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Disability Rights Organizations Submit Overwhelming Evidence of DC’s Broken Children’s Mental Health System; Seek Certification of Class of Hundreds of Needlessly Institutionalized Children with Mental Health Disabilities

FOR IMMEDIATE RELEASE

July 26, 2021

Contact: Patty Guinto, media@youthlaw.org

Washington, D.C. – Last week, the Bazelon Center for Mental Health Law, Disability Rights DC, the National Center for Youth Law, and Schulte Roth & Zabel LLP filed a motion to certify a class in M.J., et al. v District of Columbia, to address the District’s systemic failure to provide medically necessary community-based services to hundreds of children with mental health disabilities.

The motion includes numerous first-hand accounts of how District families struggle to obtain needed intensive mental health services for their children. One mother recounts how her daughter has cycled through the District’s psychiatric hospitals for children and has been sent away to institutions in Georgia and Florida for treatment, where the daughter was physically abused. Another parent tells the story of her child, who has been sent to residential facilities in Virginia and Tennessee for treatment and is now in the District’s New Beginnings Child Development Center in Maryland, where he contracted the COVID-19 virus in February. An advocate noted that many of her clients have been hospitalized 10 or more times for extended stays of 30 to 90 days.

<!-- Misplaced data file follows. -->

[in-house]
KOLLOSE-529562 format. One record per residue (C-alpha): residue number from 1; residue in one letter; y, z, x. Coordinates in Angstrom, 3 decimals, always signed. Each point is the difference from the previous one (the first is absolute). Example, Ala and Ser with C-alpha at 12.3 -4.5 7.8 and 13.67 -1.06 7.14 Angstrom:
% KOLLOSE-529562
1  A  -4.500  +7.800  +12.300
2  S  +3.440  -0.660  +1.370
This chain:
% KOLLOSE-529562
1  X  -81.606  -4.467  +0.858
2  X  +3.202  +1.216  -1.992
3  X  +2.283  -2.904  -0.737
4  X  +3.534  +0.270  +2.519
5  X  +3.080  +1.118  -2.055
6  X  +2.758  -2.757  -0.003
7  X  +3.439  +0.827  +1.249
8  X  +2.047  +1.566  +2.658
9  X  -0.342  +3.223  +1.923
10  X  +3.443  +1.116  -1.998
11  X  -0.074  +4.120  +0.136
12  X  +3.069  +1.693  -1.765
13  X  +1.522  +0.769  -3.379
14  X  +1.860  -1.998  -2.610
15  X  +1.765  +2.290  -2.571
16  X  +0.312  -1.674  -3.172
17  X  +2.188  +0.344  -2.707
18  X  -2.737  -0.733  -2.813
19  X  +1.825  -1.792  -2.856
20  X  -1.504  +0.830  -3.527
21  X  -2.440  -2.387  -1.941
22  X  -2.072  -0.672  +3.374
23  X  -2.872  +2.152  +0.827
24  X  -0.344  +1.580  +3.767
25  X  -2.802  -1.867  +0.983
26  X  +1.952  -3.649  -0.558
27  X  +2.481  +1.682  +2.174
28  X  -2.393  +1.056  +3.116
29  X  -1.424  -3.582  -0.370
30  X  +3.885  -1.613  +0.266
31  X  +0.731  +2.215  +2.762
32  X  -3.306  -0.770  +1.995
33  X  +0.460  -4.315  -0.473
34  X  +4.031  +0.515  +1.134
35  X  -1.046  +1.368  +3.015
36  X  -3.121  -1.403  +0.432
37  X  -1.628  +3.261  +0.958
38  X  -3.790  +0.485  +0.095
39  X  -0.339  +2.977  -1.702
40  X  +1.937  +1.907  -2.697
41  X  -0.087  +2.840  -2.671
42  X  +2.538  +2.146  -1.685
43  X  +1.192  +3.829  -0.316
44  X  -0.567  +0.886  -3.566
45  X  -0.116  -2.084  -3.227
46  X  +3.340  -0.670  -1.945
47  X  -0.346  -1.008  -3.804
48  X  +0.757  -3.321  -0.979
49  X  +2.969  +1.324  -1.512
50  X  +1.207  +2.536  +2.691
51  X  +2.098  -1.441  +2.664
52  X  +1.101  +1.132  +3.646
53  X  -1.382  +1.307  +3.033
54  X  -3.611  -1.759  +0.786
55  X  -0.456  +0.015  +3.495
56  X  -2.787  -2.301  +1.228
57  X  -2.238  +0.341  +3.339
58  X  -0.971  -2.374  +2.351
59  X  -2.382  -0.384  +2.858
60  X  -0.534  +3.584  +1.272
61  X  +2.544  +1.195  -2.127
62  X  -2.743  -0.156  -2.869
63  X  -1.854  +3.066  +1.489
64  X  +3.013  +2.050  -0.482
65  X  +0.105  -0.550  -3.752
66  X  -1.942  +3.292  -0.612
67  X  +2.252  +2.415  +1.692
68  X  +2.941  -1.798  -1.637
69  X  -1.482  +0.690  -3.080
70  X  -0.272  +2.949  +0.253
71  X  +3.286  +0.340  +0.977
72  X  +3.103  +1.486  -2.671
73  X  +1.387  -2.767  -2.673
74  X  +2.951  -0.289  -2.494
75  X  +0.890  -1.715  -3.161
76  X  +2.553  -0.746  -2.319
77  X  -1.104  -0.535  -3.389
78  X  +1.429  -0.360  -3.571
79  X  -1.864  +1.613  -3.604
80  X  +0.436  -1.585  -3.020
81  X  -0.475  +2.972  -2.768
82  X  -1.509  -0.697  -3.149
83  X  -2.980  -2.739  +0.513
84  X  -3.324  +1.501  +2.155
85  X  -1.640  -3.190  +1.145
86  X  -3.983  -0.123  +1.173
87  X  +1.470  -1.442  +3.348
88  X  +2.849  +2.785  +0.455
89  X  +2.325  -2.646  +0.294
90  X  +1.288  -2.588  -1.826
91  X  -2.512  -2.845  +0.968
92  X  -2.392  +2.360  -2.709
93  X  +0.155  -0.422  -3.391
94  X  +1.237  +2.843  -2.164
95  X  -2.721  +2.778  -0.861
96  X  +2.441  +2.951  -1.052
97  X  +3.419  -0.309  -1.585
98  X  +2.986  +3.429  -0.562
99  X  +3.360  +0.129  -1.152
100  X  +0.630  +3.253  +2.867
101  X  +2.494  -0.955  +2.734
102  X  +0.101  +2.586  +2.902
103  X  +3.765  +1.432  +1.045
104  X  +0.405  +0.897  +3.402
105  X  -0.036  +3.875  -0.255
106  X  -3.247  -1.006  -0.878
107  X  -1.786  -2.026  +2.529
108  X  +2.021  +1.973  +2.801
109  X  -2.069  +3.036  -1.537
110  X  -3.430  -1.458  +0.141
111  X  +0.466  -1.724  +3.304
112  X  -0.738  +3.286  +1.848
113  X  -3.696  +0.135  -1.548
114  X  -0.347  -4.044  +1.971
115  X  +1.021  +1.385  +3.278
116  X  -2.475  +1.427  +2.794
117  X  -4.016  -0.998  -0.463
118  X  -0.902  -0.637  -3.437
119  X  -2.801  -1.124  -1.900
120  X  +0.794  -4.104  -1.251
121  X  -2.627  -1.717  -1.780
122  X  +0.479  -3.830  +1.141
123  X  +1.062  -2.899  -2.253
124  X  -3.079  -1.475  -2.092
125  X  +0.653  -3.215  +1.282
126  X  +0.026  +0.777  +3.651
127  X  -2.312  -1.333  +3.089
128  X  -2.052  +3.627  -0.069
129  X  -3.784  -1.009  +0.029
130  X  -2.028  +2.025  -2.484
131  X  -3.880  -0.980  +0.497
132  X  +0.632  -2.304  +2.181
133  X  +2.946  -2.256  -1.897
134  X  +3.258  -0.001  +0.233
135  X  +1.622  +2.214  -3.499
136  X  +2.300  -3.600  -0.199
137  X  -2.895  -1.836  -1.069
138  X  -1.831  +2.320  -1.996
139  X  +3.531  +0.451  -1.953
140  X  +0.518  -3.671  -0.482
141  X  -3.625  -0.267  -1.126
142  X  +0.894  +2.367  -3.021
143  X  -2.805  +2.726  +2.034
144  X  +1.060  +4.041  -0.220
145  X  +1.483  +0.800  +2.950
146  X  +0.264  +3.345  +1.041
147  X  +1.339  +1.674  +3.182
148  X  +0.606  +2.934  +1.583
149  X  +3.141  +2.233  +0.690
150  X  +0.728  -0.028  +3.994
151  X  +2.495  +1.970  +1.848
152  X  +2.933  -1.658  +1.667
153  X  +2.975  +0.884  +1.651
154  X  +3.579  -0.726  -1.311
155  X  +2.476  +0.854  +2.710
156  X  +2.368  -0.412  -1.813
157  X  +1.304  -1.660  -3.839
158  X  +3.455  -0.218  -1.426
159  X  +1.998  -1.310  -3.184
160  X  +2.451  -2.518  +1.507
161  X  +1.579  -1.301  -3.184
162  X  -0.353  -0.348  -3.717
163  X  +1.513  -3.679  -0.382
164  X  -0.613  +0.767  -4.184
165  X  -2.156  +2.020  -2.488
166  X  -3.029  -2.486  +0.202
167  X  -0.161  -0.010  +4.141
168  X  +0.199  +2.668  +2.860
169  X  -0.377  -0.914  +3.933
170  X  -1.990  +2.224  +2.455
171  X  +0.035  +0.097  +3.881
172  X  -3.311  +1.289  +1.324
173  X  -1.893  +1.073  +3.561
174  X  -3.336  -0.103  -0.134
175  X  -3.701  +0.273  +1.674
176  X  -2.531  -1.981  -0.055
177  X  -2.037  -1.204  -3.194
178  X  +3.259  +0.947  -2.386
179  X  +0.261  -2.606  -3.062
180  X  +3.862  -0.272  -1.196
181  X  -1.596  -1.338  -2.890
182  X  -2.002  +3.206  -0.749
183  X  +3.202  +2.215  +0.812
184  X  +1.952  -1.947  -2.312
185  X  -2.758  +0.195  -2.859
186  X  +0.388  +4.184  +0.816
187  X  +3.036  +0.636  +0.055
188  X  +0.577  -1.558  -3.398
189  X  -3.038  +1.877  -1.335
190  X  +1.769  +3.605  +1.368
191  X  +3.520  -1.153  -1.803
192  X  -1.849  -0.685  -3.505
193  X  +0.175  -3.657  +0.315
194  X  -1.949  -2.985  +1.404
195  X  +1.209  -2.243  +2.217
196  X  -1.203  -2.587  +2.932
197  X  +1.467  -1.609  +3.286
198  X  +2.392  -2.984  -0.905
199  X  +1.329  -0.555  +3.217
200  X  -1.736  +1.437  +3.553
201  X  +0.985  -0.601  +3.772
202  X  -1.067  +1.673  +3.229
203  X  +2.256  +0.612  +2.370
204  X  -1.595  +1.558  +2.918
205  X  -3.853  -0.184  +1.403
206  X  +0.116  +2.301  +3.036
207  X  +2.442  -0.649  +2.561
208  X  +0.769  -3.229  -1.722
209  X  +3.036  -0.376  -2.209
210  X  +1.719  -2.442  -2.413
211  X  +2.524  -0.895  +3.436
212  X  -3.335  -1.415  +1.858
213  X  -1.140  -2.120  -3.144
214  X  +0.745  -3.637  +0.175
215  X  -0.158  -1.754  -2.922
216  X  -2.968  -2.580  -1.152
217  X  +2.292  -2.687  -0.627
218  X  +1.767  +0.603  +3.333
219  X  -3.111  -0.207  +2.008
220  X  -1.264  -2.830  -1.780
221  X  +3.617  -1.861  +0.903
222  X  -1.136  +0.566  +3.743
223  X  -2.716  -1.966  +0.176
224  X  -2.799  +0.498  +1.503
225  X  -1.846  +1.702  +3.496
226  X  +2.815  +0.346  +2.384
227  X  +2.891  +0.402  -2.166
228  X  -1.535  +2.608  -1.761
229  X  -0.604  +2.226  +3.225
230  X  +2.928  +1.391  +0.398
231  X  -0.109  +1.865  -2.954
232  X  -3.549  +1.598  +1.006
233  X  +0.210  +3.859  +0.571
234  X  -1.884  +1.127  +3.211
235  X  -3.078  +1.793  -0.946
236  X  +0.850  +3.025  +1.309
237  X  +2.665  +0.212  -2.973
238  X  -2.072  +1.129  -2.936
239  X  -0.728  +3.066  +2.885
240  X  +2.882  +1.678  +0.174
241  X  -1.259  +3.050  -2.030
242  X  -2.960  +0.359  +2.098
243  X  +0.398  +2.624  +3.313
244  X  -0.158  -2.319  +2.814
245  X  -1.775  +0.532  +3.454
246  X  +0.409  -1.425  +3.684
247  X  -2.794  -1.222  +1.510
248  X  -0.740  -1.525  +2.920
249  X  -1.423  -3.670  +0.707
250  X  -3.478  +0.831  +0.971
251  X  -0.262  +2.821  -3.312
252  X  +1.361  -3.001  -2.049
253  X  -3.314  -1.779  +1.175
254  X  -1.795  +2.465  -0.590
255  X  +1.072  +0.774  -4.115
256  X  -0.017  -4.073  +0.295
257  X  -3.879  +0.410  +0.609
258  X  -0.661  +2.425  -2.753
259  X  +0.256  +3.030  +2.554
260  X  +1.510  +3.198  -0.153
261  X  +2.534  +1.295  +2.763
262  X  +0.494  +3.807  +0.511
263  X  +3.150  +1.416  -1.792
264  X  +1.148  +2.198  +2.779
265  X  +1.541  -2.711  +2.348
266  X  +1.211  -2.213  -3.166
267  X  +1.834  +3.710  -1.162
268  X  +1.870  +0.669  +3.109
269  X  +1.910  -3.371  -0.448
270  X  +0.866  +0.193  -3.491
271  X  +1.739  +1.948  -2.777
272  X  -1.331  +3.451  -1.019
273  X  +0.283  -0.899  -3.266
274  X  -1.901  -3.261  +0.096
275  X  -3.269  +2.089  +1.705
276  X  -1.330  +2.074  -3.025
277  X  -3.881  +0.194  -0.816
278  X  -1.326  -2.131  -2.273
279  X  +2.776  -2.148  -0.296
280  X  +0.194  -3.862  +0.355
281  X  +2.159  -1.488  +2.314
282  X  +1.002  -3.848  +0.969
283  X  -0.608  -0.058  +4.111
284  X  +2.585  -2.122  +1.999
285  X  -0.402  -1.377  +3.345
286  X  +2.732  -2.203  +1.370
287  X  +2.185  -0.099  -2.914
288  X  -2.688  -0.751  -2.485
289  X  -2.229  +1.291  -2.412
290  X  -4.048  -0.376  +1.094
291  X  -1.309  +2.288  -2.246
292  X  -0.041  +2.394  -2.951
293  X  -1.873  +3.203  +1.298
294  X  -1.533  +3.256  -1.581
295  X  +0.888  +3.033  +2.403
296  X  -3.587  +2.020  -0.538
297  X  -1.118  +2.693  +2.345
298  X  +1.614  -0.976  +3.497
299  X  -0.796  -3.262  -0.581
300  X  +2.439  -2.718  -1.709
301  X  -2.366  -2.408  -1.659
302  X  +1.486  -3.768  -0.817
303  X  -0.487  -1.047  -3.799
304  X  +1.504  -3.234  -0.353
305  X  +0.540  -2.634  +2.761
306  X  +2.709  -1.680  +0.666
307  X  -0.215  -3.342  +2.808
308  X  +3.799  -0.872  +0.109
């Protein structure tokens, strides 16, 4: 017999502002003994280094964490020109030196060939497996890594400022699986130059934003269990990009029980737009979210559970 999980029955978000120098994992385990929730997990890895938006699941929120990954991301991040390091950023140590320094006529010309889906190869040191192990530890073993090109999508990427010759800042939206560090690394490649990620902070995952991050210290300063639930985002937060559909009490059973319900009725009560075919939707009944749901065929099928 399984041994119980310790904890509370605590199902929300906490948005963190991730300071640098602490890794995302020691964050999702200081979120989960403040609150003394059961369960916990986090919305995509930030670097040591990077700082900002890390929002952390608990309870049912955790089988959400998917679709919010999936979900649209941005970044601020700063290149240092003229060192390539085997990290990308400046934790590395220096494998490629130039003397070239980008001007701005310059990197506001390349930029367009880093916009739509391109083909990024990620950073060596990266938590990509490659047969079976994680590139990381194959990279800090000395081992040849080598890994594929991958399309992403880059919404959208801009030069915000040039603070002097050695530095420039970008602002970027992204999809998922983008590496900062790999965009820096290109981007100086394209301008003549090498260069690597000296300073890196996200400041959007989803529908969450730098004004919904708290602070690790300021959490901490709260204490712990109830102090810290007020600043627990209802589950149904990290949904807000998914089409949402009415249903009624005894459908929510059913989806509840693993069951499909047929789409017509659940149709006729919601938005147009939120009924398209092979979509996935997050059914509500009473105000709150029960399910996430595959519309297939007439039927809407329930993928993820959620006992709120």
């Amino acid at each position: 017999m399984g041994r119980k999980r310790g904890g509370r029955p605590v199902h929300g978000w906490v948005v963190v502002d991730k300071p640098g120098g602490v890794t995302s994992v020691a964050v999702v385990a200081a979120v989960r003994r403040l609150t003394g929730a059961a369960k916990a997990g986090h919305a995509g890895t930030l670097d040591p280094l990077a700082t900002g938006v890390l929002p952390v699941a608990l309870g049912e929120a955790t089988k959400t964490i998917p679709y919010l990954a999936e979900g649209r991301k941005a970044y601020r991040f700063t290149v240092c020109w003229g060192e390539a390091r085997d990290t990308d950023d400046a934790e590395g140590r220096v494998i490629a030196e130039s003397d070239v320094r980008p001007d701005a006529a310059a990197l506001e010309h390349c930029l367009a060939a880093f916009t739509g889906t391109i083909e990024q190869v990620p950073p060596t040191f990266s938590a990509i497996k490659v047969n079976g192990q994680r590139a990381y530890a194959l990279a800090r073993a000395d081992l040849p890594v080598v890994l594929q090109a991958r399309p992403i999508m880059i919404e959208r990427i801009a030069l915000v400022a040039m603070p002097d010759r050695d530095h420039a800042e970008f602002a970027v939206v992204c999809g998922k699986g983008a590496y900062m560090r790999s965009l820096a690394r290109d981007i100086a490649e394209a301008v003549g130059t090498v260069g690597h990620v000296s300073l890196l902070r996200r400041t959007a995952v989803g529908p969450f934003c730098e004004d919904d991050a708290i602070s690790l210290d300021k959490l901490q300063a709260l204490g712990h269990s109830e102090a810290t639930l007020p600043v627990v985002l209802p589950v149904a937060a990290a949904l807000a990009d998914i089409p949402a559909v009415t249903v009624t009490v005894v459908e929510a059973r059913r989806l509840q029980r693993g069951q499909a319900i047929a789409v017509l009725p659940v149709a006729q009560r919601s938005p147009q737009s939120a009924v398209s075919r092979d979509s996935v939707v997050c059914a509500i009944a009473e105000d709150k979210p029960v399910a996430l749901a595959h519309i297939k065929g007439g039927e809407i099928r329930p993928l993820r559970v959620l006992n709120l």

The plaintiffs’ motion also includes testimony from advocates and providers working with District children with mental health disabilities and their families. One provider noted that more than half the hundreds of children served by her program have been institutionalized in the District’s psychiatric hospitals for children or in out-of-District residential facilities. The advocates and experts emphasize the lack of intensive home and community-based services wrapped around the child and family, which are proven to support positive outcomes for children in school and in transition to adulthood. These services are also proven to prevent institutionalization and involvement with law enforcement as children grow up.

Many of the plaintiffs’ witnesses also emphasize the lack of effective mobile crisis services for children and youth, which have been shown elsewhere to reduce hospitalizations by de-escalating concerning situations in the community. In the District, however, this too often results in a trip to the emergency room or a call to the police.

“We have been working to protect the rights of these children and youth since 2018, and the past three years of advocacy has led up to this moment,” Lewis Bossing, Senior Staff Attorney at the Bazelon Center for Mental Health Law, says. “We have gathered overwhelming evidence for the Court to consider. We hope this spurs the District to work with us to address its systems for serving these children.”